Chris had similar hopes for himself.
“I thought that I was going to do a lot better,” Chris says. “I thought I was going to move forward and make things right, maybe even exceed my brother. But it didn’t happen.”
After playing soccer in middle school, Chris decided to continue playing his freshman year.
The coach knew Chris was smoking cigarettes and gave him an ultimatum: play the game or smoke.
“He decided to smoke cigarettes,” Phil says.
With soccer out of the picture, Chris tried his hand at acting. But he said the drama program was too cliquish, and he felt left out.
He maintained, though, his love of singing, and he participated in the chorus through four years at Salisbury.
Chris never felt real connections to anyone in high school.
“I don’t think anybody reached out to me,” he says.
Phil isn’t so sure. “Of course, that’s his perception,” he says. “I know that they did.”
Chris contemplates his father’s remark and concedes that a science teacher allowed him two extra weeks to study for the final exam.
Chris often fell behind in his schoolwork, and teachers made concessions for him, Phil says.
Phil and Gindy communicated often with Eagle and other school staff about Chris’ behaviors, including his smoking habit.
But Chris’ numerous suspensions for smoking on campus wore thin on school officials and his parents.
“I was up there so much I was embarrassed to show my face,” Phil says.
Eagle, who remembers Chris, says family support is vital in helping students make the best decisions.
The principal knew Chris was having problems, and he worked with the family.
Still, Eagle says, “I’m disappointed when any student drops out.”
Chris’ situation got worse two years ago, when he was diagnosed with depression and psychosis. Doctors tried to stabilize him with medication, Gindy says, but the process took a while.
She and Phil decided to withdraw Chris from school the first semester of the 2006-07 school year because of his medical issues. He participated in the school system’s homebound program that second semester.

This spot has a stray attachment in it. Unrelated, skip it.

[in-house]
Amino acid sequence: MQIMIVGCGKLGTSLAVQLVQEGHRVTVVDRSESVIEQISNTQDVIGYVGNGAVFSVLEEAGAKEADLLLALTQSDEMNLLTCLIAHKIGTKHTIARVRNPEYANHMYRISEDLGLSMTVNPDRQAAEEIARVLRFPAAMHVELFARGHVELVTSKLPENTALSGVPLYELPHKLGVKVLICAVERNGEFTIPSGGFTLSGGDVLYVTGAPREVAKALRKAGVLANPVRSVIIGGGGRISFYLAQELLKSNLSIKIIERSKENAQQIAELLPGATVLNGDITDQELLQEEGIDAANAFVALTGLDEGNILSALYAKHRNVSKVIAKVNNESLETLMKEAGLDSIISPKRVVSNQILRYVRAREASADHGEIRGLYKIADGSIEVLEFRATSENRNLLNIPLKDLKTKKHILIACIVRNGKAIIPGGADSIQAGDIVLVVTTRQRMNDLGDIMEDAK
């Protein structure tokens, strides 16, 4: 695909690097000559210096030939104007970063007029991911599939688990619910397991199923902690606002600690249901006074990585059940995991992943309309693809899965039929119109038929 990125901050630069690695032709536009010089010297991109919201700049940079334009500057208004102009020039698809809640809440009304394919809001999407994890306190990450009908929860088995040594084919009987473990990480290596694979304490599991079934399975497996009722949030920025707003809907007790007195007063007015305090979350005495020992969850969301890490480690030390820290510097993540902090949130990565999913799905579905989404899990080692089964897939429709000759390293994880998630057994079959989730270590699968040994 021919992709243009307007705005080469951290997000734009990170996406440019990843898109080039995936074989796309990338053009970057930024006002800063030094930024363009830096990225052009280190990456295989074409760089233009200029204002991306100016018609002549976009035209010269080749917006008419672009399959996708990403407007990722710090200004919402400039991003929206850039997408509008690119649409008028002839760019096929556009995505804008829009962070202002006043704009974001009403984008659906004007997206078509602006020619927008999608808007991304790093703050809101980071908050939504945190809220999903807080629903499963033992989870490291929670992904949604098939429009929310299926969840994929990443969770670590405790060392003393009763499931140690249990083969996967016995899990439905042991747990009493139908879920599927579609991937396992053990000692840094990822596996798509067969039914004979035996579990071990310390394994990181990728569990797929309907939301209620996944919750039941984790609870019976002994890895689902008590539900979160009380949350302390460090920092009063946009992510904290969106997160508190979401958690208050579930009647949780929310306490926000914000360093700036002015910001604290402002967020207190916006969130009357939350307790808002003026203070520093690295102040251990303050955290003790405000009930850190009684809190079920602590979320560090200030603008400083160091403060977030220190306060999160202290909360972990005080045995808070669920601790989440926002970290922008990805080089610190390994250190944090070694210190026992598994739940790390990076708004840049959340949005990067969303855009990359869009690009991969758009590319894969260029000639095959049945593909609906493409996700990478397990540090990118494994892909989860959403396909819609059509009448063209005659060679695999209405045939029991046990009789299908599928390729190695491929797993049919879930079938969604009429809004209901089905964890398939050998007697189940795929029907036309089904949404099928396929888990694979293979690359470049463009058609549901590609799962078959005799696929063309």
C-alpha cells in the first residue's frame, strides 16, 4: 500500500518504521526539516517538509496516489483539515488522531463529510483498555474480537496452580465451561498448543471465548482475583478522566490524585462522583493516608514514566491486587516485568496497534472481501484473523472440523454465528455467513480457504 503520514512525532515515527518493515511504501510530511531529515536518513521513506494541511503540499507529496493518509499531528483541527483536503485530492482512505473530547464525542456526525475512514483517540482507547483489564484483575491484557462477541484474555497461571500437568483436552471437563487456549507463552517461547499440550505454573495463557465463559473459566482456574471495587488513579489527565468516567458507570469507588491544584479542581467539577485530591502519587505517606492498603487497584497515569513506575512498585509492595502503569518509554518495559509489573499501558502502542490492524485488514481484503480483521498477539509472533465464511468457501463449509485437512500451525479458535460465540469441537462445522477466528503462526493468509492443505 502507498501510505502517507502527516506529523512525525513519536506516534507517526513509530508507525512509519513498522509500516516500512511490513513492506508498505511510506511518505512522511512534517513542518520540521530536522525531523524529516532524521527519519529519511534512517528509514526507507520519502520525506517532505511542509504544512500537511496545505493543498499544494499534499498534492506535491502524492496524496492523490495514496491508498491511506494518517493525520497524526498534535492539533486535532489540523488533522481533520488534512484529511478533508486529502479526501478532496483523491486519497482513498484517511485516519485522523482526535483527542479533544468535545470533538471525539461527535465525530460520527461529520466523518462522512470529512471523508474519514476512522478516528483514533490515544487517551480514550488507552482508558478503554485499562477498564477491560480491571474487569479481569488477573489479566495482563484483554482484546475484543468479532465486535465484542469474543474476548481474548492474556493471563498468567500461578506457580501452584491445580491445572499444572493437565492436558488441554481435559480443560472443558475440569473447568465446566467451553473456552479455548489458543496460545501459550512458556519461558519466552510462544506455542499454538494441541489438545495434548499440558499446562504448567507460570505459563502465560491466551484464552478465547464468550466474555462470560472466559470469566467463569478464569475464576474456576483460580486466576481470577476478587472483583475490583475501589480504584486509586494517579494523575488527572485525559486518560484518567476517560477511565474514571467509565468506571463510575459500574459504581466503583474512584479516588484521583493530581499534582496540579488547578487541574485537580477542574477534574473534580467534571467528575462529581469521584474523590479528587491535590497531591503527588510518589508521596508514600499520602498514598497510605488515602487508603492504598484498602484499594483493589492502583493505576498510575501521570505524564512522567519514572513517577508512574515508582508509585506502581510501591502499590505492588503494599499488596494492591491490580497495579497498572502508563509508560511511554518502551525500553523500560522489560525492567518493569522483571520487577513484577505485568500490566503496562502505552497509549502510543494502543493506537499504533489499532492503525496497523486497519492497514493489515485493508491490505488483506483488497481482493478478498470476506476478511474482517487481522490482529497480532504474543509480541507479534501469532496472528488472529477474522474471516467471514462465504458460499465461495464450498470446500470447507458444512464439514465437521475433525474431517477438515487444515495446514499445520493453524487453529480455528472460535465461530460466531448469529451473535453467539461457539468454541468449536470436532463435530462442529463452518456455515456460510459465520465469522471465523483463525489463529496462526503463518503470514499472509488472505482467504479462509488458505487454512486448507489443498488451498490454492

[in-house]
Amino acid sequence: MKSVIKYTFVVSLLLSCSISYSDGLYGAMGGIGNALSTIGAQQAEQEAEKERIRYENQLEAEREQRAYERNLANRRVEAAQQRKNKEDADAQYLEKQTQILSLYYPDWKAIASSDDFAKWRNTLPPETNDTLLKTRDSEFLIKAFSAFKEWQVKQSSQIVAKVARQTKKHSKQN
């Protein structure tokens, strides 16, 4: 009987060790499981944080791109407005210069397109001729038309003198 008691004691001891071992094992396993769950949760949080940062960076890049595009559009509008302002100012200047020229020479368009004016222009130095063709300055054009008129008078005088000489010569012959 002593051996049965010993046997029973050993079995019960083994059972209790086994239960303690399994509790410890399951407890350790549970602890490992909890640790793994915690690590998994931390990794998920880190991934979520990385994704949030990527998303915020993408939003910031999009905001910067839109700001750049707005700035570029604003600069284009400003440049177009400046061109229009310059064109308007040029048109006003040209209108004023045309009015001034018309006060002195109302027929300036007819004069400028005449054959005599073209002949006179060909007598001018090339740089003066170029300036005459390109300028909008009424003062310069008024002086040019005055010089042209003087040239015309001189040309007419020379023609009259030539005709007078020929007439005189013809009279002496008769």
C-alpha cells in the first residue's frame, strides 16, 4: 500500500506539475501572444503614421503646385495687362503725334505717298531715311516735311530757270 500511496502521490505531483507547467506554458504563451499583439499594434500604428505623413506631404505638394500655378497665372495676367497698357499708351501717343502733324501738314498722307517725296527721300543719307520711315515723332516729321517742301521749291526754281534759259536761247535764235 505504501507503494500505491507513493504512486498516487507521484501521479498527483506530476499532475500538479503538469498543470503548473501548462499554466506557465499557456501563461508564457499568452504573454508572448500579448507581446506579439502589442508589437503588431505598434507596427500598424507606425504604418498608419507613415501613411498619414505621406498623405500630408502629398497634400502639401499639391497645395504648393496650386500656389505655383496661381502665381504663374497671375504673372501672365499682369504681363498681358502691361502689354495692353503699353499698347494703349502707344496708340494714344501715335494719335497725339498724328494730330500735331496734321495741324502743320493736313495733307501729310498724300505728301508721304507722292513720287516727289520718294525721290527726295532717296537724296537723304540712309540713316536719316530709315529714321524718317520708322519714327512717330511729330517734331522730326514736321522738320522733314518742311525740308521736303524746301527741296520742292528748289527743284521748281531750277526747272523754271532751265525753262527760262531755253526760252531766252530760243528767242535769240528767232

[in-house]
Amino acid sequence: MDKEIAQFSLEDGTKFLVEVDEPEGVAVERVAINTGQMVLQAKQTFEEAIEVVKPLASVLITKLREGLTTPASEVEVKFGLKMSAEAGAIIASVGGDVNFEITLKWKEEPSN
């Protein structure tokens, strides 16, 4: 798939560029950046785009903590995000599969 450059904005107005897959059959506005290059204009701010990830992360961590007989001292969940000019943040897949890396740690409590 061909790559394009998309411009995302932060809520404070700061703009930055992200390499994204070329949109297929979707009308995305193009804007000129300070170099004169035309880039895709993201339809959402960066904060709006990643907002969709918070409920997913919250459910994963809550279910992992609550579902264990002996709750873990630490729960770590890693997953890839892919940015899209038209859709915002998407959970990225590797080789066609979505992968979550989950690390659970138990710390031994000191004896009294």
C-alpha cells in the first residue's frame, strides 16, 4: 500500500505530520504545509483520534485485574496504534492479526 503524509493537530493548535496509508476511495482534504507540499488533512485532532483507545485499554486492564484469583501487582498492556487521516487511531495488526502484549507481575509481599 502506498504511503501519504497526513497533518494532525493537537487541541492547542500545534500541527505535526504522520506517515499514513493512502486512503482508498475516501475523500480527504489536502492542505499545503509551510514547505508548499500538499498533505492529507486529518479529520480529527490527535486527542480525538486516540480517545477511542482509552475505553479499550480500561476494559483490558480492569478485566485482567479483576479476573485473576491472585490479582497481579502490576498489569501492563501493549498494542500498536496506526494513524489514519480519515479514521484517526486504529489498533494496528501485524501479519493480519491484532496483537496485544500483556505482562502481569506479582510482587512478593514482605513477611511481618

The next year, his doctor said the routine of school would be beneficial, Gindy says.
Chris returned to Salisbury High.
“So we did that, and he kept getting suspended because he wanted to smoke,” she says.
He withdrew again, this time for good.
Now Chris is enrolled in an online high school diploma program.
As was the case in school, he has struggled to remain focused enough to get the work done.
But he’s trying, Chris says. He pries himself away from his video games and gets to work on the computer in his bedroom, which looks like it hasn’t changed much since he was a kid.
The bunk beds with solar-system sheets and bedspreads Chris sleeps on are next to the Pack ‘N Play for when his 6-month-old son visits.
Dragon Ball Z and Roger Rabbit posters hang on the wall.
But in this childlike room, Chris has grown and undergone major changes ó physically, emotionally and spiritually.
He cut off his dreadlocks and is sporting a more clean-cut look these days.
He says he has stopped smoking cigarettes and using alcohol and drugs.
Chris has always gone to church with his family, but he says religion has become even more important to him.
He tries to convince his friends to change their lifestyles, Phil says.
And Chris is involved in the life of his son, although he and the baby’s mother are no longer dating.
Chris isn’t working. He has never held a steady job.
After he earns his diploma, Chris wants to attend Rowan-Cabarrus Community College and pursue a career as a therapist or a minister.
This not-so-typical dropout story isn’t over, the family says.
“It’s not a successful story yet,” Phil says. “Maybe a couple of years down the road it will be.”
Coming Tuesday: Statistics show most students who are going to drop out do it in their freshman year.
Online: You can discuss ways of preventing students from dropping out at www.salisburypost.com.